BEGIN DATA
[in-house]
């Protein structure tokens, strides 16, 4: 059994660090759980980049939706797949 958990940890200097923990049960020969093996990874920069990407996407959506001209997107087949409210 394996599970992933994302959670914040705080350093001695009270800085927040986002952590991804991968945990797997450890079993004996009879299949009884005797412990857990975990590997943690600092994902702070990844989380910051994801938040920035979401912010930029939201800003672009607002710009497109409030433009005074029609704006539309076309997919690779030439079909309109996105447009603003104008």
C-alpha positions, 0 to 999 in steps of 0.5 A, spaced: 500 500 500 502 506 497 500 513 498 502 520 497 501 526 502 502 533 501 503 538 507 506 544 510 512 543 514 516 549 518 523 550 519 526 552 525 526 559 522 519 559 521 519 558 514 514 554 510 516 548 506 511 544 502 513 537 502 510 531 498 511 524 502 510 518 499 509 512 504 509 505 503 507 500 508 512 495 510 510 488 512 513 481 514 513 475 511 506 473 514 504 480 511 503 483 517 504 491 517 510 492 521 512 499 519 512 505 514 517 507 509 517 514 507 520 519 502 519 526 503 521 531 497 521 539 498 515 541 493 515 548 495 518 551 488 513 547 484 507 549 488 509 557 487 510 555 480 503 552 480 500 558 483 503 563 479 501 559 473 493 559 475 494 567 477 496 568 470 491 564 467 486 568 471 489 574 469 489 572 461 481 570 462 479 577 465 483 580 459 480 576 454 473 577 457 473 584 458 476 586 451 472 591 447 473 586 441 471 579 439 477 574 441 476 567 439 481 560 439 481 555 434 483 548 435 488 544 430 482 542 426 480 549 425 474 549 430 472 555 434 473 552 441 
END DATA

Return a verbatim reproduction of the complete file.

[in-house]
């Protein structure tokens, strides 16, 4: 059994660090759980980049939706797949 958990940890200097923990049960020969093996990874920069990407996407959506001209997107087949409210 394996599970992933994302959670914040705080350093001695009270800085927040986002952590991804991968945990797997450890079993004996009879299949009884005797412990857990975990590997943690600092994902702070990844989380910051994801938040920035979401912010930029939201800003672009607002710009497109409030433009005074029609704006539309076309997919690779030439079909309109996105447009603003104008």
C-alpha positions, 0 to 999 in steps of 0.5 A, spaced: 500 500 500 502 506 497 500 513 498 502 520 497 501 526 502 502 533 501 503 538 507 506 544 510 512 543 514 516 549 518 523 550 519 526 552 525 526 559 522 519 559 521 519 558 514 514 554 510 516 548 506 511 544 502 513 537 502 510 531 498 511 524 502 510 518 499 509 512 504 509 505 503 507 500 508 512 495 510 510 488 512 513 481 514 513 475 511 506 473 514 504 480 511 503 483 517 504 491 517 510 492 521 512 499 519 512 505 514 517 507 509 517 514 507 520 519 502 519 526 503 521 531 497 521 539 498 515 541 493 515 548 495 518 551 488 513 547 484 507 549 488 509 557 487 510 555 480 503 552 480 500 558 483 503 563 479 501 559 473 493 559 475 494 567 477 496 568 470 491 564 467 486 568 471 489 574 469 489 572 461 481 570 462 479 577 465 483 580 459 480 576 454 473 577 457 473 584 458 476 586 451 472 591 447 473 586 441 471 579 439 477 574 441 476 567 439 481 560 439 481 555 434 483 548 435 488 544 430 482 542 426 480 549 425 474 549 430 472 555 434 473 552 441 